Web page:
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Australia's big tent of panic

A new blog in which an Aussie and an Englishman bicker over various things to do with the Ashes

In our first Ashes debate, Jarrod has won the toss and elected to write first, on the subject of Australia’s 17-man squad
Jarrod Kimber says There has been a lot of media frenzy about how Australia has panicked by picking 17 men for their home Ashes squad. This is clearly a typical British media conspiracy, aimed at defrauding Australian cricket. There is nothing wrong with 17 players in a squad; it’s the sort of broad-minded cricket concept you’d expect from a cricket nation that has been pushing the game into the professional realm for years.
Australia is an inclusionist society; we don’t want to narrow down our squad to something so small you can barely see it with the naked eye. We want everyone to have a say, everyone to be involved, and everyone to have a chance. This announcement, made in front of 40 people in the rain (that was ordered to make the Brits more comfortable), was part of the friendly, open community environment that Cricket Australia has been building for years.
If the English want to leave people out and narrow down their team to a list of the bare minimum 15 players, let them.
Alan Tyers says I wonder if the Australian selectorial panel is perhaps benefiting from some sort of cultural exchange programme with London? The naming of this Magnificent Seventeen looks cowardly, muddled and rather desperate – the stock delivery of the English selectors for a generation, in fact. It is heartening to see that, despite their outward arrogance and self-satisfaction, our Australian brethren are in fact capable of learning from those around them after all.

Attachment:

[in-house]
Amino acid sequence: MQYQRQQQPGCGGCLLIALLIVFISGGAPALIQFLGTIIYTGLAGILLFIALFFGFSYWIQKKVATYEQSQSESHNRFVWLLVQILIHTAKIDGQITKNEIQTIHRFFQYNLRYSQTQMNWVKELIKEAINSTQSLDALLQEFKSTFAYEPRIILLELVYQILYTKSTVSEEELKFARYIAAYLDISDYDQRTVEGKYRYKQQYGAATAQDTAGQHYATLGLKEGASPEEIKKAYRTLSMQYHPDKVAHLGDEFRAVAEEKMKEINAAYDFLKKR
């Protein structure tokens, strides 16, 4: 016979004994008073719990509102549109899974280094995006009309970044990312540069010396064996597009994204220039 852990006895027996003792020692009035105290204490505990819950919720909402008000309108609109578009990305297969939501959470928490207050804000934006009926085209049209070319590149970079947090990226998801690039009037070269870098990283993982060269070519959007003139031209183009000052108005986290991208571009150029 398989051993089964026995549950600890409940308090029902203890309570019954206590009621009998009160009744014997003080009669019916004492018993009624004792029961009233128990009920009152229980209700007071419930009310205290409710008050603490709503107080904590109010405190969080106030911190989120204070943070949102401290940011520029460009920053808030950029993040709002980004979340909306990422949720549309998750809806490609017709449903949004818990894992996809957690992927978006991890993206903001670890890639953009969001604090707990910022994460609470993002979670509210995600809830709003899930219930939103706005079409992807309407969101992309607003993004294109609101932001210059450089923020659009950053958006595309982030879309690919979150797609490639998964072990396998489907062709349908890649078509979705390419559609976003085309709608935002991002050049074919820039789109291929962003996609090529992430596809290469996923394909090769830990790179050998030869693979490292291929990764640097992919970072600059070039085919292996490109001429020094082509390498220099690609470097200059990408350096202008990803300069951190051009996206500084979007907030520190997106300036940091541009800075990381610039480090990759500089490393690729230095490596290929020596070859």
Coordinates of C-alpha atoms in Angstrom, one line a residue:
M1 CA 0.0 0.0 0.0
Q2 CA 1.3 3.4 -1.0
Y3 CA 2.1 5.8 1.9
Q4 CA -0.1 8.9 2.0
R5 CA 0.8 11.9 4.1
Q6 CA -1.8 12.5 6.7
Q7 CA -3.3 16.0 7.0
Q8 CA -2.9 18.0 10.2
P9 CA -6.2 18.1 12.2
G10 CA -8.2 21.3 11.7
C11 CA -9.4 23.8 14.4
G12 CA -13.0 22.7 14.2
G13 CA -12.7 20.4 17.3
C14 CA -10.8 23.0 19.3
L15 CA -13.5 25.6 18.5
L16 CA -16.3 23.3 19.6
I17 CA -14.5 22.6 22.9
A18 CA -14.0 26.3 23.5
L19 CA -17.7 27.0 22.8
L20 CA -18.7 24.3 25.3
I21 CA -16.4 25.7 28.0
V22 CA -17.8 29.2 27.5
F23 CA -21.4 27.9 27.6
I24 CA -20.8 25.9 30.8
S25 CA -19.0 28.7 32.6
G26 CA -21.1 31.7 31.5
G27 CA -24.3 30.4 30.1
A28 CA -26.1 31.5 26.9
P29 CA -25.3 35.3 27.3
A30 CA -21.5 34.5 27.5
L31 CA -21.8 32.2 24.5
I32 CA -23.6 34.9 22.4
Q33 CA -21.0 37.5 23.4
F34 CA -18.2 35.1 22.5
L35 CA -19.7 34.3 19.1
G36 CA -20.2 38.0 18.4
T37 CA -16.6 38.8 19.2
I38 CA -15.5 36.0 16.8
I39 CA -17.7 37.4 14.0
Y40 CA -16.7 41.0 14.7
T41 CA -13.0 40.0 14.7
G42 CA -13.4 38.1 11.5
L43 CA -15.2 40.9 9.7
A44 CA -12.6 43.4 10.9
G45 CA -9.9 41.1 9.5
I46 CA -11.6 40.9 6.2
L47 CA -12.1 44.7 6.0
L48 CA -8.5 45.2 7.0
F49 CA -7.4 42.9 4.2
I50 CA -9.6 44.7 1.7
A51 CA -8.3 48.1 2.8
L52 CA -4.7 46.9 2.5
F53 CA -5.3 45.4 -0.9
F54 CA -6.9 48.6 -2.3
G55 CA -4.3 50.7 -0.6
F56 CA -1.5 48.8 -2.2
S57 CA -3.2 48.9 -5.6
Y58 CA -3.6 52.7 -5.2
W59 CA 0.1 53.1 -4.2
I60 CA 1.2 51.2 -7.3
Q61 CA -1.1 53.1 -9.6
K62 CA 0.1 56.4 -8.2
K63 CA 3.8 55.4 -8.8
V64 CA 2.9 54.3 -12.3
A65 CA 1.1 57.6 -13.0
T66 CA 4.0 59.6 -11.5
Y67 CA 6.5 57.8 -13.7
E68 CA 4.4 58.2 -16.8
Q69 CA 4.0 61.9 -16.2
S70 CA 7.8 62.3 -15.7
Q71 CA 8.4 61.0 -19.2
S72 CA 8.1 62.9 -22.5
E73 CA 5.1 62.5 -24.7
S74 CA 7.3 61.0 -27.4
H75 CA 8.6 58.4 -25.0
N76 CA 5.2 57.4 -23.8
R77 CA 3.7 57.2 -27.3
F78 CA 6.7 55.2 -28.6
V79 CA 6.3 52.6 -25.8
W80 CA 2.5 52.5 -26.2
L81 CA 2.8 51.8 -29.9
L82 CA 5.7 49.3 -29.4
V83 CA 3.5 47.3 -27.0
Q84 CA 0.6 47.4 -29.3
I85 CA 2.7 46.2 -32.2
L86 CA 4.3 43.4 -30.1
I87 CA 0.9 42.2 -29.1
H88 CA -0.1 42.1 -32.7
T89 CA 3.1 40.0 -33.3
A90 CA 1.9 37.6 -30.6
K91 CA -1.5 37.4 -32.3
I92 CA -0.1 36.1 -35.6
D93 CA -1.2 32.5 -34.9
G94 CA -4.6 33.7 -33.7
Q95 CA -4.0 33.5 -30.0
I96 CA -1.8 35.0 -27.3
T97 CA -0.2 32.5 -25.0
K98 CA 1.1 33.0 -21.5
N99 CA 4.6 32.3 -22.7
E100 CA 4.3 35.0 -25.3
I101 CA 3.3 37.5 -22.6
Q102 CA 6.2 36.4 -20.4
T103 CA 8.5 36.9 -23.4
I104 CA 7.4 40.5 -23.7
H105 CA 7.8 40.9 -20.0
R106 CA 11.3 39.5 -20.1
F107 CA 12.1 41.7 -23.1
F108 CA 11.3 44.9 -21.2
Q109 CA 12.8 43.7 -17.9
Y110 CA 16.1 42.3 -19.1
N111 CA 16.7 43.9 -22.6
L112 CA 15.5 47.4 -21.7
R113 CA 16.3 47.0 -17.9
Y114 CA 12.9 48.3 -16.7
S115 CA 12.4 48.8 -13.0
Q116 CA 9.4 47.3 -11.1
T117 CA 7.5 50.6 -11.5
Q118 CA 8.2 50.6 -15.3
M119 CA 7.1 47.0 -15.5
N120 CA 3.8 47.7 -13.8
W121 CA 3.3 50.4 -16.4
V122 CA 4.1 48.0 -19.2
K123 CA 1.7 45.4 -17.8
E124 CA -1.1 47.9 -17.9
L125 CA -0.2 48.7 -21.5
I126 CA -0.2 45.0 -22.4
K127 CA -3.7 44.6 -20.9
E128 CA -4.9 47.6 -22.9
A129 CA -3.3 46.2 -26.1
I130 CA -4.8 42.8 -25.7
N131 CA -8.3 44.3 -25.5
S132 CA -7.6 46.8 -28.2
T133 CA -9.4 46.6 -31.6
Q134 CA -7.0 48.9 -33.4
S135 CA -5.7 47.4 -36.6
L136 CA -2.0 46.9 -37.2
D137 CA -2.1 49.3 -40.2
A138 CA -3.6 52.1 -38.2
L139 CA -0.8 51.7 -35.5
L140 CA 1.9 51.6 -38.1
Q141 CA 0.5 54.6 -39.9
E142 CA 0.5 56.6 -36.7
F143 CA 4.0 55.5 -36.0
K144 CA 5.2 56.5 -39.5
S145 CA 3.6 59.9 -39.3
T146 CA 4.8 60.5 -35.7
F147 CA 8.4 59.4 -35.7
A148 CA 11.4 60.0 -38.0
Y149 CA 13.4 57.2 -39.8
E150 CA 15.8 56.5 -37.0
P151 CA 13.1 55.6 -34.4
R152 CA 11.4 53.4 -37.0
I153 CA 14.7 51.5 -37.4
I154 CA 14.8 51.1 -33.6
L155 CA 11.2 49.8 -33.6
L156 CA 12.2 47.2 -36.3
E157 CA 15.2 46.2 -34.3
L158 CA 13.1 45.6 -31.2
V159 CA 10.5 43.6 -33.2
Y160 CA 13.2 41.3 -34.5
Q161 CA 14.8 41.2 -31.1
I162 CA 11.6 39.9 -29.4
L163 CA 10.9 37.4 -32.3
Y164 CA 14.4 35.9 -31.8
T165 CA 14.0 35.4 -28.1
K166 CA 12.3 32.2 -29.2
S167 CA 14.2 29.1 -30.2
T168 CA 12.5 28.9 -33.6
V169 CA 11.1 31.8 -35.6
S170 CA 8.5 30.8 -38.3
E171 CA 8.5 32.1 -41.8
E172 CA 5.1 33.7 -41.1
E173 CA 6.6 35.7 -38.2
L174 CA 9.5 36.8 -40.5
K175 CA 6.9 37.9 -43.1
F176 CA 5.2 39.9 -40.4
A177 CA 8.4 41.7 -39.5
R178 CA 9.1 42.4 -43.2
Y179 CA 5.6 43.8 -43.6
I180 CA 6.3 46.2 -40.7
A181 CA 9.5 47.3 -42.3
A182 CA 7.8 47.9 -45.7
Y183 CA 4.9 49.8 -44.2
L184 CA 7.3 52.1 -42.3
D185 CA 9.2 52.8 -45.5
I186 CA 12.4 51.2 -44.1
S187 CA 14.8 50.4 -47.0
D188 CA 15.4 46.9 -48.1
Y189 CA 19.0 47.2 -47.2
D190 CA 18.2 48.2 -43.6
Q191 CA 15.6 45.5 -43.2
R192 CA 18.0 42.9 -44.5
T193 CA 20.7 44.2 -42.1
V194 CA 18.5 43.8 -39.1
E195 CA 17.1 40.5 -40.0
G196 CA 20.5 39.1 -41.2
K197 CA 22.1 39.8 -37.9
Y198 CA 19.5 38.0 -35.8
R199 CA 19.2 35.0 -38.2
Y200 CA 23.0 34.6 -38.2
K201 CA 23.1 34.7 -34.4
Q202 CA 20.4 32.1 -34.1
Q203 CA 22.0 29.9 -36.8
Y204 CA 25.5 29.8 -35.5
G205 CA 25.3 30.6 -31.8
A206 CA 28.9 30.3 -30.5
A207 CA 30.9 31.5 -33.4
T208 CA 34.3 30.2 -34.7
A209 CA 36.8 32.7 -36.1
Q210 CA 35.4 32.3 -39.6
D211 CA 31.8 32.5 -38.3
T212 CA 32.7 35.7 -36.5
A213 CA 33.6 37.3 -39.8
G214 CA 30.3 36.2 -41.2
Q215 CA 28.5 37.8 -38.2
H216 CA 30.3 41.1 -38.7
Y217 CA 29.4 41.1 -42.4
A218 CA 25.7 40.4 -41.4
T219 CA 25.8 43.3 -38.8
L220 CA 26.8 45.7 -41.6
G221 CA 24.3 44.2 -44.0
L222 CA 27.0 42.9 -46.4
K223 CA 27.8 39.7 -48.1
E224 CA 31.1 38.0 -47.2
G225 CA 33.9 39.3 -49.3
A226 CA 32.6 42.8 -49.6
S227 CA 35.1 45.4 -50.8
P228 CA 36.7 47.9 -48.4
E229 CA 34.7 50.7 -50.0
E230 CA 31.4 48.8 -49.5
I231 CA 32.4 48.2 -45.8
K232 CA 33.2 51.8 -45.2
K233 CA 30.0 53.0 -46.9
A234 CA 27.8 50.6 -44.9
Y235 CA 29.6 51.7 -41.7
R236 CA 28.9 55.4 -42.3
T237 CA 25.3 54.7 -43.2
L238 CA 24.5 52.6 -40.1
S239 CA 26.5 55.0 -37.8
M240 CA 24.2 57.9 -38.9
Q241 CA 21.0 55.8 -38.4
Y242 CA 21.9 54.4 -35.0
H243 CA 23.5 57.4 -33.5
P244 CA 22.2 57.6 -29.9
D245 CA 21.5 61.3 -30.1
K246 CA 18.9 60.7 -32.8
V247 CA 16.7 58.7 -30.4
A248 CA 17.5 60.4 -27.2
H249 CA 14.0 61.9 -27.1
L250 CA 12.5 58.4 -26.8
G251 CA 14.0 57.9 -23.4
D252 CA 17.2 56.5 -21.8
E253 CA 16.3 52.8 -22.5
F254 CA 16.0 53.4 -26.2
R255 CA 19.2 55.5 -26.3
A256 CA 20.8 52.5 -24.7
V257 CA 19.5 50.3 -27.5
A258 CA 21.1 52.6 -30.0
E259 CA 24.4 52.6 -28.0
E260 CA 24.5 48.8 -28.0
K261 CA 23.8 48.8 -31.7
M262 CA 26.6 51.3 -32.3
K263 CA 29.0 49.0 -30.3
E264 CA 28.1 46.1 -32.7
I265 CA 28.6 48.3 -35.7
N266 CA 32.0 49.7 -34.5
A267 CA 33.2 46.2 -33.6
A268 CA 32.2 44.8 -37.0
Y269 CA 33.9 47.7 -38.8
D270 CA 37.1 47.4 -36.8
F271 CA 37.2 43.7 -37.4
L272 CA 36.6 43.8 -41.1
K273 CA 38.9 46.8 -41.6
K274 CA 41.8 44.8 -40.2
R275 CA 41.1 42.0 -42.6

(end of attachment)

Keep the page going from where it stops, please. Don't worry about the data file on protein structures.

In welcoming so many players into their Big Tent of panic, the selectors have managed to increase even further the pressure on the likes of Marcus North, Michael Hussey and Nathan Hauritz. And surely that last-named blighter has suffered enough. By keeping their options open, they stand accused of being both overcautious and jumpy: a quite remarkable double whammy. If they do now bring a new face in, they look reactive; if they stick with the embattled incumbents, they have needlessly humiliated them by parading their younger rivals and fanned the flames of debate.
Jarrod replies Cowardly? I wouldn’t expect a Pom to truly understand just how far ahead of the game Cricket Australia is. Next year England will be picking 17-man home squads and saying they got the idea from us (they’ll stuff it up as well). It does make a nice change that the Poms think they can win this time. It should make the fall more fun.
Alan replies England may or may not adopt this daft policy, but if they do, it will be a clear sign that they don’t have a clue who their best team is, nor faith in either the men in possession or the challengers. I know which team I would rather be selecting this week, and it’s definitely not the shower in green and gold. England? We’re ready.
Ashes and much more besides in Alan’s new book WG Grace Ate My Pedalo. Jarrod is the mind responsible for Cricket With Balls